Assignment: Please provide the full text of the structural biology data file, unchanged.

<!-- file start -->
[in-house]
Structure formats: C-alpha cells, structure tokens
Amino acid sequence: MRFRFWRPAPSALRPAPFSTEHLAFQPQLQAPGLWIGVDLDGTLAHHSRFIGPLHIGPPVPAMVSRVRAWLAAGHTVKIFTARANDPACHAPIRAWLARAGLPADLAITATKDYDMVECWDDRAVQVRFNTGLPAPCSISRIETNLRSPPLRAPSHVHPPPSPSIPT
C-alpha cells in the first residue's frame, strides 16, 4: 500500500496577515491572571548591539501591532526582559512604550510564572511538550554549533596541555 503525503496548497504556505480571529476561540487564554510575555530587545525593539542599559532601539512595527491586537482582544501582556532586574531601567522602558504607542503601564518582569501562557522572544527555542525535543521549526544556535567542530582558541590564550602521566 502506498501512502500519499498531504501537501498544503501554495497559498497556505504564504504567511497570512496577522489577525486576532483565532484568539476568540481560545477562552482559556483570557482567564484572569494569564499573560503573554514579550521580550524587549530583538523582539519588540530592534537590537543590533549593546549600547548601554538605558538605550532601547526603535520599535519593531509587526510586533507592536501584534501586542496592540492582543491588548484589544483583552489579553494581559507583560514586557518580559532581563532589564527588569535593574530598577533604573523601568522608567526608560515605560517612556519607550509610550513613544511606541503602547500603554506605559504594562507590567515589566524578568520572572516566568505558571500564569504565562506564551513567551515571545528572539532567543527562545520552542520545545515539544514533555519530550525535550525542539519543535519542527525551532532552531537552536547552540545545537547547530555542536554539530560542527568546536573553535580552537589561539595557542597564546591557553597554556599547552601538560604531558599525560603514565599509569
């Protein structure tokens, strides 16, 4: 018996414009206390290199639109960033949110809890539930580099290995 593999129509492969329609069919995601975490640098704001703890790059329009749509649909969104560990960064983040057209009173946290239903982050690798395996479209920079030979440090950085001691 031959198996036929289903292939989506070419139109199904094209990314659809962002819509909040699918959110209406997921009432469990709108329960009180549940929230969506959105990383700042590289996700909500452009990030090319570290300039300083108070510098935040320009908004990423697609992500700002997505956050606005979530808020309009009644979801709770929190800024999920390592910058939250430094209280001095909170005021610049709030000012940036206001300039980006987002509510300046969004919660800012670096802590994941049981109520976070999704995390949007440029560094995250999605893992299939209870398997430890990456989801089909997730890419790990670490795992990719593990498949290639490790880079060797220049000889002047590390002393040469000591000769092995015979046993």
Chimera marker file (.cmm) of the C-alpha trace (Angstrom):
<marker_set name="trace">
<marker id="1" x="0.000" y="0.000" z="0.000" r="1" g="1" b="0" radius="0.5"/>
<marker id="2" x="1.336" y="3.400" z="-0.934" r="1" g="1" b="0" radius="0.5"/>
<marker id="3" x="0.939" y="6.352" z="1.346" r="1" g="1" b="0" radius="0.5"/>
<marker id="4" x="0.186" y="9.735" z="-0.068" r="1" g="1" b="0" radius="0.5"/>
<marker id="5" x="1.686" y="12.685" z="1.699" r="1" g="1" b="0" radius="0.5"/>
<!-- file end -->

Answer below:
[in-house]
Structure formats: C-alpha cells, structure tokens
Amino acid sequence: MRFRFWRPAPSALRPAPFSTEHLAFQPQLQAPGLWIGVDLDGTLAHHSRFIGPLHIGPPVPAMVSRVRAWLAAGHTVKIFTARANDPACHAPIRAWLARAGLPADLAITATKDYDMVECWDDRAVQVRFNTGLPAPCSISRIETNLRSPPLRAPSHVHPPPSPSIPT
C-alpha cells in the first residue's frame, strides 16, 4: 500500500496577515491572571548591539501591532526582559512604550510564572511538550554549533596541555 503525503496548497504556505480571529476561540487564554510575555530587545525593539542599559532601539512595527491586537482582544501582556532586574531601567522602558504607542503601564518582569501562557522572544527555542525535543521549526544556535567542530582558541590564550602521566 502506498501512502500519499498531504501537501498544503501554495497559498497556505504564504504567511497570512496577522489577525486576532483565532484568539476568540481560545477562552482559556483570557482567564484572569494569564499573560503573554514579550521580550524587549530583538523582539519588540530592534537590537543590533549593546549600547548601554538605558538605550532601547526603535520599535519593531509587526510586533507592536501584534501586542496592540492582543491588548484589544483583552489579553494581559507583560514586557518580559532581563532589564527588569535593574530598577533604573523601568522608567526608560515605560517612556519607550509610550513613544511606541503602547500603554506605559504594562507590567515589566524578568520572572516566568505558571500564569504565562506564551513567551515571545528572539532567543527562545520552542520545545515539544514533555519530550525535550525542539519543535519542527525551532532552531537552536547552540545545537547547530555542536554539530560542527568546536573553535580552537589561539595557542597564546591557553597554556599547552601538560604531558599525560603514565599509569
């Protein structure tokens, strides 16, 4: 018996414009206390290199639109960033949110809890539930580099290995 593999129509492969329609069919995601975490640098704001703890790059329009749509649909969104560990960064983040057209009173946290239903982050690798395996479209920079030979440090950085001691 031959198996036929289903292939989506070419139109199904094209990314659809962002819509909040699918959110209406997921009432469990709108329960009180549940929230969506959105990383700042590289996700909500452009990030090319570290300039300083108070510098935040320009908004990423697609992500700002997505956050606005979530808020309009009644979801709770929190800024999920390592910058939250430094209280001095909170005021610049709030000012940036206001300039980006987002509510300046969004919660800012670096802590994941049981109520976070999704995390949007440029560094995250999605893992299939209870398997430890990456989801089909997730890419790990670490795992990719593990498949290639490790880079060797220049000889002047590390002393040469000591000769092995015979046993």
Chimera marker file (.cmm) of the C-alpha trace (Angstrom):
<marker_set name="trace">
<marker id="1" x="0.000" y="0.000" z="0.000" r="1" g="1" b="0" radius="0.5"/>
<marker id="2" x="1.336" y="3.400" z="-0.934" r="1" g="1" b="0" radius="0.5"/>
<marker id="3" x="0.939" y="6.352" z="1.346" r="1" g="1" b="0" radius="0.5"/>
<marker id="4" x="0.186" y="9.735" z="-0.068" r="1" g="1" b="0" radius="0.5"/>
<marker id="5" x="1.686" y="12.685" z="1.699" r="1" g="1" b="0" radius="0.5"/>